Sporting a new look but the same penchant for deadpan honesty, Willie Cauley-Stein discussed his reasoning for foregoing the opportunity to enter the NBA Draft and returning to Kentucky for his sophomore season in only the way he could.
Willie Cauley-Stein averaged 8.3 points, 6.2 rebounds and 2.1 blocks per game as a freshman
“You don’t get these years back anyway, so why grow up sooner than you have to, pay for stuff, taxes?” Cauley-Stein said on Monday, his first comments since UK issued a release announcing his return on April 1. “I’m not trying to pay for taxes, for one. I’m still a kid.”
The Internal Revenue Service's loss is undoubtedly Kentucky basketball's gain, as the rapidly developing 7-foot forward could very well become one of the nation's most accomplished big men in 2013-14. While rumors circulated about Cauley-Stein capitalizing on his abundant natural talent and leaving Lexington after just one season, the Kansas native maintained the decision to return was actually an easy one.
“Pretty short,” Cauley-Stein said of his deliberation. “I could leave this year, go late first round or come back next year and have an opportunity to go really early (in the NBA draft).
“Plus, you know, I enjoy school. It’s not like I was in any hurry to leave. I mean, I never thought I was going to be a one-and-done anyway, so another year didn’t really mean very much, I guess.”
Ever the type to walk to the beat of his own drummer and flash his individuality – the big man once again wore oversized wire-rimmed glasses – Cauley-Stein spurned the chance to be a first round NBA draft pick, something that even a year ago would have seemed far-fetched for the late basketball bloomer.
Not until fellow freshman Nerlens Noel went down a season-ending knee injury in early February did Cauley-Stein gain significant traction on NBA scouts' draft boards but it didn't take long for him to rocket into their collective consciousness with his rare combination of elite size and athleticism. In nine games after Noel went down Cauley-Stein averaged 9.6 points, 7.7 rebounds and 3.0 blocks in 32 minutes per game.
“I heard a wide variety of things, which, that's what set me off,” Cauley-Stein said of the feedback he received about his draft position. “I heard anywhere from eight to 10, 15 to 20, 22 to 25. And you're like, 'That's the whole dang scale. That's everywhere.' I didn't feel real comfortable taking a chance on it and landing somewhere that I'm not going to be good at or ended up hurting myself (rather) than coming back and helping.”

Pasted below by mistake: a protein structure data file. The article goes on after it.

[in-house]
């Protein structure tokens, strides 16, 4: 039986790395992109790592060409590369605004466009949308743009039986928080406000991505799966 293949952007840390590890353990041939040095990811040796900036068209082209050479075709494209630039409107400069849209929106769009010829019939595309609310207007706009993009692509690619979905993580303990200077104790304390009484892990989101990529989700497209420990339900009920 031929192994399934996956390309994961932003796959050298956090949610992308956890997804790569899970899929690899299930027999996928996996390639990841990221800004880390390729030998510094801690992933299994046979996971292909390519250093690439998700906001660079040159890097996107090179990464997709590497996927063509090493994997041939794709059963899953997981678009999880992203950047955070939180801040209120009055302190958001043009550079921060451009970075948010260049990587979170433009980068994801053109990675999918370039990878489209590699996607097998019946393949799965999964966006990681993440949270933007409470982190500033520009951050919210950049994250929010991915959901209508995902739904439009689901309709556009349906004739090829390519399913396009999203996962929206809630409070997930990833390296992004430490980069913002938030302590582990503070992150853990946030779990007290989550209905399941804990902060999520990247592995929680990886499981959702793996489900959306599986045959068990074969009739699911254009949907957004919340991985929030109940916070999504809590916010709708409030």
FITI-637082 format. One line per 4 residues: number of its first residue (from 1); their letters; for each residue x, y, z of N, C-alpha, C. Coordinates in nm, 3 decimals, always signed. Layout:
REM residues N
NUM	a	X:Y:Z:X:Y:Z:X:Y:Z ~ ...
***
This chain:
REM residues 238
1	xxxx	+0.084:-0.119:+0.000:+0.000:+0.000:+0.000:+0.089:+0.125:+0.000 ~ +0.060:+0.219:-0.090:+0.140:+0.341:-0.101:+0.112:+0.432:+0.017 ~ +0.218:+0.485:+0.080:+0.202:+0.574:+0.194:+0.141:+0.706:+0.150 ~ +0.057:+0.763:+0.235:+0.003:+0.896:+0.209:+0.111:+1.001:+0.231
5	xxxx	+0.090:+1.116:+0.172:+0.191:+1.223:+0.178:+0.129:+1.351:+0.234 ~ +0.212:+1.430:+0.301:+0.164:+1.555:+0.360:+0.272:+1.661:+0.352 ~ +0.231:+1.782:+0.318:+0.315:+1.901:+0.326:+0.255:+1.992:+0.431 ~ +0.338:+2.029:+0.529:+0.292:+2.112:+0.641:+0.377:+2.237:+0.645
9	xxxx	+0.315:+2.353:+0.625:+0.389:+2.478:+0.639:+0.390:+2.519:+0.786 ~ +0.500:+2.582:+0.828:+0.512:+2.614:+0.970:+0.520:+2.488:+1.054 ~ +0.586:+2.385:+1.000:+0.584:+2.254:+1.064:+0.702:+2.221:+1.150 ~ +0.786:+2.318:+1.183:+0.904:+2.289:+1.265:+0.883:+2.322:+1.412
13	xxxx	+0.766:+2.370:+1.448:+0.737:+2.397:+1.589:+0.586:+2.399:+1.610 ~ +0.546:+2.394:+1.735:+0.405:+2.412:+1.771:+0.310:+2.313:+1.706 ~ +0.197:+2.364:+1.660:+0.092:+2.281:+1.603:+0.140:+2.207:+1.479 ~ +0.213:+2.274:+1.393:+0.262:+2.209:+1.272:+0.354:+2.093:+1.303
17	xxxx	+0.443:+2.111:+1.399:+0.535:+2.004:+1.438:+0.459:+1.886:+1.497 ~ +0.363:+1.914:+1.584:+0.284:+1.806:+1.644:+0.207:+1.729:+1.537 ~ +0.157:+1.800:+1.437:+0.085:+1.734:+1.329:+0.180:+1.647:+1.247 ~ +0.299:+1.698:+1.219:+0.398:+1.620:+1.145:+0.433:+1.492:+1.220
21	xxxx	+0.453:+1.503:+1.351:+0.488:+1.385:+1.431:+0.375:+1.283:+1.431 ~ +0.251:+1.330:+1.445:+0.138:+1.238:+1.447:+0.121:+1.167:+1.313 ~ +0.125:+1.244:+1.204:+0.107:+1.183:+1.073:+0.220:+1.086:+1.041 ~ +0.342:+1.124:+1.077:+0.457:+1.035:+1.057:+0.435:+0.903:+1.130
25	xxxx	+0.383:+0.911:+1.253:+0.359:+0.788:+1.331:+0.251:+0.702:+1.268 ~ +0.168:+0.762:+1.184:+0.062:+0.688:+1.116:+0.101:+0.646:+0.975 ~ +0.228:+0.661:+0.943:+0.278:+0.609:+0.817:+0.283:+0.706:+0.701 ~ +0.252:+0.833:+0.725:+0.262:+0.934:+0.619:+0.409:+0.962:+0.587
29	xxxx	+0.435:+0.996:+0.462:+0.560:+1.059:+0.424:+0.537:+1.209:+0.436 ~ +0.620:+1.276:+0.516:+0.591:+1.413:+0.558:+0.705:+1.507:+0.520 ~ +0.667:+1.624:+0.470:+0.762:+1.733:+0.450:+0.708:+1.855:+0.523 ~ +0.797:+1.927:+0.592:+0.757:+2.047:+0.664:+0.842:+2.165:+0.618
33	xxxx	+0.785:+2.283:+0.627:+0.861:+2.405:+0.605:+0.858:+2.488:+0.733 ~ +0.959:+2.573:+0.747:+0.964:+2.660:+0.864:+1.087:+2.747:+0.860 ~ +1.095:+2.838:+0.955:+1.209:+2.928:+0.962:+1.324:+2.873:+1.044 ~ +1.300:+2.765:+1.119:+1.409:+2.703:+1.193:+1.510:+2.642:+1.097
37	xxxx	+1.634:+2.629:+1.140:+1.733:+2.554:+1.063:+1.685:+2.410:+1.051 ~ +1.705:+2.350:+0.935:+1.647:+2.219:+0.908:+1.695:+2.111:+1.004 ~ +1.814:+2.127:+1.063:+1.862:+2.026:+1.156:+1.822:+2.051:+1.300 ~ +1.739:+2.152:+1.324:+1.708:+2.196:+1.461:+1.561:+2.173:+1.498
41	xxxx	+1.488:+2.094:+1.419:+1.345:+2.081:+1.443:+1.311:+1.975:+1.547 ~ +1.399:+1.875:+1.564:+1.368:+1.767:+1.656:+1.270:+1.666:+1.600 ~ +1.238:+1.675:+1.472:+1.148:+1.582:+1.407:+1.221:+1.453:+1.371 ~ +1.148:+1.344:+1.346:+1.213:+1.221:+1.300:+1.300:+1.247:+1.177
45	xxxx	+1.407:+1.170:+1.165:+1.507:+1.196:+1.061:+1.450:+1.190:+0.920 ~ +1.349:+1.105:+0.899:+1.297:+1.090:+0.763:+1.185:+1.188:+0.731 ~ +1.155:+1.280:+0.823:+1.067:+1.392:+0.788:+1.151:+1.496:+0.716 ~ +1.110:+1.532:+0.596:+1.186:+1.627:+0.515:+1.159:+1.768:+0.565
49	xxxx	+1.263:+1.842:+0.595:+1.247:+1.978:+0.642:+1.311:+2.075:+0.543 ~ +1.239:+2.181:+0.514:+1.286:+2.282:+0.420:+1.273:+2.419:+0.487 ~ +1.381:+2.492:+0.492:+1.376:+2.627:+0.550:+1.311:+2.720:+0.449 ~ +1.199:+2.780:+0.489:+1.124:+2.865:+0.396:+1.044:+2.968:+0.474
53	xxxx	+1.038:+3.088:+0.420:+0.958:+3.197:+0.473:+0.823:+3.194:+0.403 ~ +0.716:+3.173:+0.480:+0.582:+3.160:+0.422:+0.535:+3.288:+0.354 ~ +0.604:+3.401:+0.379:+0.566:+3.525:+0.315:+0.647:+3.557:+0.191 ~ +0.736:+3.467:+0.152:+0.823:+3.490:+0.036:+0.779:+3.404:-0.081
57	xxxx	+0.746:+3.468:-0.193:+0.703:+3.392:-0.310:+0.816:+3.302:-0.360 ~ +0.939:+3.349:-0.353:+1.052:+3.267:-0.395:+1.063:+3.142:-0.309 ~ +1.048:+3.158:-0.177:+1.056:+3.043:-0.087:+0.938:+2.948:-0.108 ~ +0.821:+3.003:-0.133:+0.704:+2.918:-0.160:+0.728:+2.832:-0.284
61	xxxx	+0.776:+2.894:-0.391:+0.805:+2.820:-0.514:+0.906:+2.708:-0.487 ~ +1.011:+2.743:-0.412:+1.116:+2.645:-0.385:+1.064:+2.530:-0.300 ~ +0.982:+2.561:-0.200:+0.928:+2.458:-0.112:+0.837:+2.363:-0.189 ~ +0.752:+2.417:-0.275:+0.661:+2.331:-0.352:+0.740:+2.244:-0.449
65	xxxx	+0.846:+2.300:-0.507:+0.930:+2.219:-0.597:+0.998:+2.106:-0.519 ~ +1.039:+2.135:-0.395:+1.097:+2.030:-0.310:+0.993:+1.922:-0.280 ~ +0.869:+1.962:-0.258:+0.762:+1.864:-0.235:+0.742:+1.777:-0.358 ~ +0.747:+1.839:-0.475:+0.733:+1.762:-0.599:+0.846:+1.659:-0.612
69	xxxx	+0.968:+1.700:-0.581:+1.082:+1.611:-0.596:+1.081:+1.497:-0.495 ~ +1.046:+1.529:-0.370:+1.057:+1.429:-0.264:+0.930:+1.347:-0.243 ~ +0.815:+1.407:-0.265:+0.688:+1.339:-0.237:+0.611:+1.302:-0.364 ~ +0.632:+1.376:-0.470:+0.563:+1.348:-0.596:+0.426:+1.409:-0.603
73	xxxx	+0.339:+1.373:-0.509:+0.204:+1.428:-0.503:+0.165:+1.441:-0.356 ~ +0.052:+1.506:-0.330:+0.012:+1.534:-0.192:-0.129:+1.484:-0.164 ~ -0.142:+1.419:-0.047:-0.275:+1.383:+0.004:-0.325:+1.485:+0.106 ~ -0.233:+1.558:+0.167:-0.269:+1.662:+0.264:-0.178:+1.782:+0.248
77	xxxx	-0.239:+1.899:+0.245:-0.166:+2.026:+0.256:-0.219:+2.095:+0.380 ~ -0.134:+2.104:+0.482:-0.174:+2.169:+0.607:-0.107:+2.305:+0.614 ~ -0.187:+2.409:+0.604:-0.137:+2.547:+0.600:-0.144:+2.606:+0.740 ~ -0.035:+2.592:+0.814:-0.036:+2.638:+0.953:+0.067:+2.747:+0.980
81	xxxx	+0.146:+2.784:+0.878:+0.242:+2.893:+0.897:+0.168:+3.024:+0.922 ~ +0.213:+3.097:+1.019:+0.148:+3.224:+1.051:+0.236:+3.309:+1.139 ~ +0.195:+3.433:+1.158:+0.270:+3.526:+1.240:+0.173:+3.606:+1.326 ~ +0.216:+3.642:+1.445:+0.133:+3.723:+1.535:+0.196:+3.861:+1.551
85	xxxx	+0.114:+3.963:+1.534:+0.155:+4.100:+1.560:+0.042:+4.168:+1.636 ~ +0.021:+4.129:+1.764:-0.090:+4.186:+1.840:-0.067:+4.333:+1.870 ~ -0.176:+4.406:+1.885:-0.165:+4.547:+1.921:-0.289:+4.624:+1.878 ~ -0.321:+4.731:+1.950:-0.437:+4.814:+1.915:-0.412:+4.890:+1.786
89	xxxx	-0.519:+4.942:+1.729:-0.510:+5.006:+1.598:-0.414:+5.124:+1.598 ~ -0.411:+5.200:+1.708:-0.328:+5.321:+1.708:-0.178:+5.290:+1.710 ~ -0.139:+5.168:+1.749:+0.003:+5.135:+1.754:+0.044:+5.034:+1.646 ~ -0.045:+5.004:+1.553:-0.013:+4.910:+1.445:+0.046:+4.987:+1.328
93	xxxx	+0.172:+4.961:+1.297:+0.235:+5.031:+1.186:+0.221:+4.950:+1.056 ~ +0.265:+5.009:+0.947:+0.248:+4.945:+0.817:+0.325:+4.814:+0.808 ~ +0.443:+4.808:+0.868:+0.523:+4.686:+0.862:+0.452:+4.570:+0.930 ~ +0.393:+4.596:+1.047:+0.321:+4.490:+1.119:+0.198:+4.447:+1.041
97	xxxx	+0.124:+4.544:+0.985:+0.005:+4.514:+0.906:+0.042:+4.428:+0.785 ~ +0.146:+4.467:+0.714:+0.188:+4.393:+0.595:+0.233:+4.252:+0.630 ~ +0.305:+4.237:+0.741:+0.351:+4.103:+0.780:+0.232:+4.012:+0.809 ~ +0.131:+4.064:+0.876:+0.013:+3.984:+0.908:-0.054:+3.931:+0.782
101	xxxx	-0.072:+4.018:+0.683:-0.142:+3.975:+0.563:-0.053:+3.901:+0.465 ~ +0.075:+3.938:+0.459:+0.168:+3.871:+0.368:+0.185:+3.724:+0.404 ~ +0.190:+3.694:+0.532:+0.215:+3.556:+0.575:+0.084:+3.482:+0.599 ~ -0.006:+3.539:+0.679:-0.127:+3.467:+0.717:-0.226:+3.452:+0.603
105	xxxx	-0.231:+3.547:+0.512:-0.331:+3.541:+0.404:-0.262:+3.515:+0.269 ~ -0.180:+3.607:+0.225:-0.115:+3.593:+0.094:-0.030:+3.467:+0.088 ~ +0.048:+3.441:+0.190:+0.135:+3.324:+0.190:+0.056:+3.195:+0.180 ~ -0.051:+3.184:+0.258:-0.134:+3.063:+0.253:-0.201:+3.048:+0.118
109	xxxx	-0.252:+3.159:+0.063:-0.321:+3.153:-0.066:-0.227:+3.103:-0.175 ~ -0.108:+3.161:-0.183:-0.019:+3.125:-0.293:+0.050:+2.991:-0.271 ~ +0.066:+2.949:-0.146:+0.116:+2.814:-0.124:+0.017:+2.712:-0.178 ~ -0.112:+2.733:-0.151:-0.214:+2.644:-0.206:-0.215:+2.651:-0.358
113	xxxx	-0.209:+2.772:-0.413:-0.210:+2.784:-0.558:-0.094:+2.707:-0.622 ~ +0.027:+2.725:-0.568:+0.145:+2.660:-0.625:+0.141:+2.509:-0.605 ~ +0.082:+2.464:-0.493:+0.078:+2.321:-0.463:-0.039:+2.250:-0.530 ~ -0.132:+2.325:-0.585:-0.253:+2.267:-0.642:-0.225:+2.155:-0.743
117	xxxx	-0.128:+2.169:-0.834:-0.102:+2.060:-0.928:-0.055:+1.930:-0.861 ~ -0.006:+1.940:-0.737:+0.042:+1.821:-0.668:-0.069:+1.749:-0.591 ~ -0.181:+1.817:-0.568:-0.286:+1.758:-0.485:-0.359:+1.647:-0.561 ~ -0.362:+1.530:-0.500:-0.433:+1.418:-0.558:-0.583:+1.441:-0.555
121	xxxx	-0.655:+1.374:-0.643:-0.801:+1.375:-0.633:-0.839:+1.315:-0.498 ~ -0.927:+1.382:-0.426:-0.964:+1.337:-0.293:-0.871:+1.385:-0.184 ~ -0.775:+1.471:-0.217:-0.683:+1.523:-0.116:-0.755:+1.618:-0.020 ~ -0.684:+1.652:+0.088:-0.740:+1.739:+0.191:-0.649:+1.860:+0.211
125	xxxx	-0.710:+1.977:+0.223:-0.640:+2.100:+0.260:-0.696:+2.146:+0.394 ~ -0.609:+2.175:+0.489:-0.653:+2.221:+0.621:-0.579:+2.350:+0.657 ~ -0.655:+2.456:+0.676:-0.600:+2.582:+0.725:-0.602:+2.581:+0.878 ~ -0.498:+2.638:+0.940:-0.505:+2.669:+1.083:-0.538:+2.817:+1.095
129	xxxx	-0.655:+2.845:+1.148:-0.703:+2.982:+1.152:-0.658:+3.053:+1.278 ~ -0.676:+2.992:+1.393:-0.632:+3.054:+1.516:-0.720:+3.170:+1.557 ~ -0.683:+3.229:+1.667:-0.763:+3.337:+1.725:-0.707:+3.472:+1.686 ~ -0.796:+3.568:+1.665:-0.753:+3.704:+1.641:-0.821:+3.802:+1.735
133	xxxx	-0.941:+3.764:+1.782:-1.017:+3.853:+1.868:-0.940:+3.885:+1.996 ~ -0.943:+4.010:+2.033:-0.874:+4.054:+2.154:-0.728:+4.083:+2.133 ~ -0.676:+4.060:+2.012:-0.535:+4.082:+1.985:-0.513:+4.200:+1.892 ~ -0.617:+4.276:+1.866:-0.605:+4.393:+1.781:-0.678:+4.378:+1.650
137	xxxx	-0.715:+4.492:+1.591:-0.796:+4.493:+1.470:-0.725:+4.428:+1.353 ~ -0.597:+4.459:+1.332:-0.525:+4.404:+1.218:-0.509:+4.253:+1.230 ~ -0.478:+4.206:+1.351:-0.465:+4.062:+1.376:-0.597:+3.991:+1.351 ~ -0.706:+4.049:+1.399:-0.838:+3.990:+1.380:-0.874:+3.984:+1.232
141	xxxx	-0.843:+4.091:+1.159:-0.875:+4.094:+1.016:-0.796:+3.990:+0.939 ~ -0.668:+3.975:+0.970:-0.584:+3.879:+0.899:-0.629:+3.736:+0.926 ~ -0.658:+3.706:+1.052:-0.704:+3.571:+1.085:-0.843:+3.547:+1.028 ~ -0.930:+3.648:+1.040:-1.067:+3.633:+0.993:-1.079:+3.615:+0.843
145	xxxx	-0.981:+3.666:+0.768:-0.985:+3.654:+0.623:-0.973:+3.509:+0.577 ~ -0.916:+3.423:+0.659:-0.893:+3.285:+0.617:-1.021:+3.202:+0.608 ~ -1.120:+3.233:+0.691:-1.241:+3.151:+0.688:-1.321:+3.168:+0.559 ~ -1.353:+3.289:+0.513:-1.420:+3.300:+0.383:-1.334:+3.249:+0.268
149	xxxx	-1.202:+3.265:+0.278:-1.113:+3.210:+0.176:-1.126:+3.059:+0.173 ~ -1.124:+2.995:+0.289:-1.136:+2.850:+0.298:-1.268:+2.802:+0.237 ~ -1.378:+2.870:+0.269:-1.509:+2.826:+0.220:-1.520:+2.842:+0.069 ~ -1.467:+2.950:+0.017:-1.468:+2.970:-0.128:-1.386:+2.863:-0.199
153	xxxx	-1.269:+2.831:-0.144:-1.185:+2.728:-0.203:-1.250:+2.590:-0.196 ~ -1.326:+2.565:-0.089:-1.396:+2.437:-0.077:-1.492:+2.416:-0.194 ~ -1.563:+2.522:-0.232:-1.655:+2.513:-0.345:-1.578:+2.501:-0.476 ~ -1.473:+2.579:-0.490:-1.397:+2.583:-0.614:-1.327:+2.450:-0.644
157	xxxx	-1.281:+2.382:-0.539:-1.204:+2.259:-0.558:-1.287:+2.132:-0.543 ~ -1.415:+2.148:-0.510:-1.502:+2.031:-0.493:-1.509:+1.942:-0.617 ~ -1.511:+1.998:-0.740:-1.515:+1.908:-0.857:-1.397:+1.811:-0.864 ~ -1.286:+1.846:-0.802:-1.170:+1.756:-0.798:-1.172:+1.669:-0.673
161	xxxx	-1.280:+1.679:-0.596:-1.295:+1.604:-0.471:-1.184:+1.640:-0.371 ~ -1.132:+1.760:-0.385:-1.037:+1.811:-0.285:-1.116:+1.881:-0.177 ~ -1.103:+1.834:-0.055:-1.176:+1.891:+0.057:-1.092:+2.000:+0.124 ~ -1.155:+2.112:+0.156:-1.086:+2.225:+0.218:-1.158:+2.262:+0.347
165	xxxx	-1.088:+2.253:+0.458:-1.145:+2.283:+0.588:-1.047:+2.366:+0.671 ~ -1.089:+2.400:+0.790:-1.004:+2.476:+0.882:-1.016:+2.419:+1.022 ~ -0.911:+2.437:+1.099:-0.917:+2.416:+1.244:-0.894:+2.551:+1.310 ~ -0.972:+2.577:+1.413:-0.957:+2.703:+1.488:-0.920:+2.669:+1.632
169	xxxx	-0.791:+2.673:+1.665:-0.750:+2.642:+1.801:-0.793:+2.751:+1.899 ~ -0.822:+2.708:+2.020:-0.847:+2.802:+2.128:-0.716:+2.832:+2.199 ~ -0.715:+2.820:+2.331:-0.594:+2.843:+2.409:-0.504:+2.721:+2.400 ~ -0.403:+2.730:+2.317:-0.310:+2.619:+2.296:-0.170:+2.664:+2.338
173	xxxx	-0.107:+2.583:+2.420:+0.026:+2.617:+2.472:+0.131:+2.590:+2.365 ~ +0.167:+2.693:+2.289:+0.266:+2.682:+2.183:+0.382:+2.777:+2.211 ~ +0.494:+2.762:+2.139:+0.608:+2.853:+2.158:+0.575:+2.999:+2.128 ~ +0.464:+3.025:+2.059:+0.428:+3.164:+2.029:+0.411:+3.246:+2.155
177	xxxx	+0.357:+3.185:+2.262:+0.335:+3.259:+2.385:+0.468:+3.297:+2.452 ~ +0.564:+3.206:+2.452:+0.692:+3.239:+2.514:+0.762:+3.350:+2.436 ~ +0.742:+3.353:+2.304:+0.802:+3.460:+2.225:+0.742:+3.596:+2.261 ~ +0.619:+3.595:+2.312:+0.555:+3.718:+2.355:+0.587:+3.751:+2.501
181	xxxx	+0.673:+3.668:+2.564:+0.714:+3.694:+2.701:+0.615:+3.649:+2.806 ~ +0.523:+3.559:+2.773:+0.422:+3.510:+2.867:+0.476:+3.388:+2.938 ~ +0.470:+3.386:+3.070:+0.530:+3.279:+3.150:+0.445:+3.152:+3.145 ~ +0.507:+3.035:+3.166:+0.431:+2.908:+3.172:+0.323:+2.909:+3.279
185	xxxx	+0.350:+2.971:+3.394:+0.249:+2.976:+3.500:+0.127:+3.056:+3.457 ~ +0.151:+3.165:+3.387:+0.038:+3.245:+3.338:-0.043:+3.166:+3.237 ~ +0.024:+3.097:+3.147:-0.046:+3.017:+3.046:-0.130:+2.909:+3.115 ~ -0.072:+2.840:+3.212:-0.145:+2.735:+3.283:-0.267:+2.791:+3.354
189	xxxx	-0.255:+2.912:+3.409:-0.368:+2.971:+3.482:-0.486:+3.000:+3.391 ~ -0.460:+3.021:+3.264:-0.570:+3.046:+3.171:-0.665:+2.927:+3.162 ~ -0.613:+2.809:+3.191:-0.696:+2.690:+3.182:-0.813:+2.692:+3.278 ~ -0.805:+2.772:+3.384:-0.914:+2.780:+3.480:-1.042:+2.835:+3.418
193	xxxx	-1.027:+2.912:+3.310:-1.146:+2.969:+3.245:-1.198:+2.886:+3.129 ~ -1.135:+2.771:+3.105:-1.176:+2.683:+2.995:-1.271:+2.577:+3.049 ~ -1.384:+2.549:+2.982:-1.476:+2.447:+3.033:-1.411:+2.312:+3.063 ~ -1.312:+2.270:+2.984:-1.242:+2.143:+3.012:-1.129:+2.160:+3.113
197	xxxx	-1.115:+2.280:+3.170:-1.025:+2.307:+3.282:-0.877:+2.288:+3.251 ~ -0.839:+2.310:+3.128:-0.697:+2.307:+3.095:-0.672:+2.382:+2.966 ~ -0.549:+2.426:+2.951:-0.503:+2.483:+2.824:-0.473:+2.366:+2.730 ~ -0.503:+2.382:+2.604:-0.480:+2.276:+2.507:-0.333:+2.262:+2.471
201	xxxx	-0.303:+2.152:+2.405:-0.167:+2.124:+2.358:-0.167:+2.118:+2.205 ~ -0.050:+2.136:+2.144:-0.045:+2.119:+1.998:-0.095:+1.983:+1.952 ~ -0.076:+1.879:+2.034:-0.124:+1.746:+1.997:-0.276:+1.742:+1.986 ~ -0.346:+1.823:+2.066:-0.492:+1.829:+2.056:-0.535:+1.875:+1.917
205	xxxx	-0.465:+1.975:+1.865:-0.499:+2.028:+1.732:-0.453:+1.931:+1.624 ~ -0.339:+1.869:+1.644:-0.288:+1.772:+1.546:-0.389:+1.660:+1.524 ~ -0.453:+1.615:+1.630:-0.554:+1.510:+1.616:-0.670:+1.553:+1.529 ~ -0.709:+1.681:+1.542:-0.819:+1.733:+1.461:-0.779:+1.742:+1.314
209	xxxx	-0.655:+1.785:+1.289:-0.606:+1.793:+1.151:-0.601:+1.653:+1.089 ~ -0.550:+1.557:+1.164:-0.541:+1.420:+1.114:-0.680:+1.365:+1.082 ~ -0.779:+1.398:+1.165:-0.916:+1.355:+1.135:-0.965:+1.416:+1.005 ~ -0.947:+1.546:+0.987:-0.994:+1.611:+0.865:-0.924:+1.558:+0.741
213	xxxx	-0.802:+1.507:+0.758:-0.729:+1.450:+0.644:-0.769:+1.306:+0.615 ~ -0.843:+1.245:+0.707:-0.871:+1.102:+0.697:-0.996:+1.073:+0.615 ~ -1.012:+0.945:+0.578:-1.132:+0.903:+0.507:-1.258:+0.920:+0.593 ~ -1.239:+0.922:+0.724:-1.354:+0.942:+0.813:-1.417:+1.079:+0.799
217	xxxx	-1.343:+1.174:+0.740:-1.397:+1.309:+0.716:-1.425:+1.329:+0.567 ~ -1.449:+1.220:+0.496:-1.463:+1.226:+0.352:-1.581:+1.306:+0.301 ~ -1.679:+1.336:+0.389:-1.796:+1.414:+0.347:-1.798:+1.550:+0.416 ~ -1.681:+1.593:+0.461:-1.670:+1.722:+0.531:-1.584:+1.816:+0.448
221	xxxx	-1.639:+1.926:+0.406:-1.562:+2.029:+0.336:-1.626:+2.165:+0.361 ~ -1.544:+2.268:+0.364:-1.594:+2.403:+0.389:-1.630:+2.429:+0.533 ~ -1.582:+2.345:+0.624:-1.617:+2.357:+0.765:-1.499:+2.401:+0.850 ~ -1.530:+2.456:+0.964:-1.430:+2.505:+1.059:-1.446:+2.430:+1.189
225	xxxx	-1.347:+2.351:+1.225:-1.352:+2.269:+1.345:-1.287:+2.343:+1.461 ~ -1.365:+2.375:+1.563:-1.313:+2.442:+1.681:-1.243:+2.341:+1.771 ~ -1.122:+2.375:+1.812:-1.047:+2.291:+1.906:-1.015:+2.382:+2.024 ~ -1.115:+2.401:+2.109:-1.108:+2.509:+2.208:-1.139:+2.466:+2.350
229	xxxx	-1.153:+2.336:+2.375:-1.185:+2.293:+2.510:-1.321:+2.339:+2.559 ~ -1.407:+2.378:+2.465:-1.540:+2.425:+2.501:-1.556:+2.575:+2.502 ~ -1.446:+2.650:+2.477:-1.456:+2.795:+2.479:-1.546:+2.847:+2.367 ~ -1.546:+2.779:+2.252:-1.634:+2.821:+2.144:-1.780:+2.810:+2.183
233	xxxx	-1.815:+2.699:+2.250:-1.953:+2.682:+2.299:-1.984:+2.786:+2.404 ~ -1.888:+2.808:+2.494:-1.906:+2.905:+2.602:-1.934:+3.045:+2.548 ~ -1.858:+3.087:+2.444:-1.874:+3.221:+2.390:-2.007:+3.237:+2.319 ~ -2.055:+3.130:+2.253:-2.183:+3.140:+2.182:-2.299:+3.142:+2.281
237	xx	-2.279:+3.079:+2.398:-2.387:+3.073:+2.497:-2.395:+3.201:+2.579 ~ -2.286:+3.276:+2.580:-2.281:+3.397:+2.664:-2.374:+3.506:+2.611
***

Some theories opined that UK's freshmen from a disappointing 2012-13 season would be better served to go ahead and enter the draft rather than risk being relegated to the bench by the Cats' historical 2013 recruiting class. For his part, Cauley-Stein said that actually enticed him to come back even more.
“Honestly, for me, I think that's going to be the best thing to come out of next year because you're going against pros every day,” Cauley-Stein said. “This year was like that until Nerlens got hurt and then I was going against Brian Long and Sam Malone. You're not getting better. You're going to dominate in practice and then struggle in games. T
“his next year it's going to be a lot different and that's what I'm going to capitalize on, just going at these (incoming) dudes every day. It's not only going to make me better but make our team better and vice versa, it's going to make them better by older guys going at them.”
While Kentucky coach John Calipari has been a target for those who don't condone the one-and-done culture, Cauley-Stein is a testament to the fact not every high-profile recruit arrives in college with the intent of leaving after just one season. In fact, along with Alex Poythress' decision to return to UK, Calipari has had four highly rated freshmen return for the sophomore season in the past three years.
“I just like the college life, going around like a celebrity,” Cauley-Stein said. “In the pros it’s like that, but it’s going to be at a different level. Here, you’re that one guy that it’s kind of like everybody knows you. You go to the pros (it’s like), ‘Oh, you can tell he’s a pro but who is he?’ I like it around here where people know my name. That’s just fun.”
At the end of the day, Cauley-Stein had little incentive to leave and plenty of reasons to rewrite his ending.
“(Last year) just left with a bad taste in your mouth,” Cauley-Stein said. “I feel like something’s empty, and I want to fill it, and next year we’re going to have a great opportunity to do that.”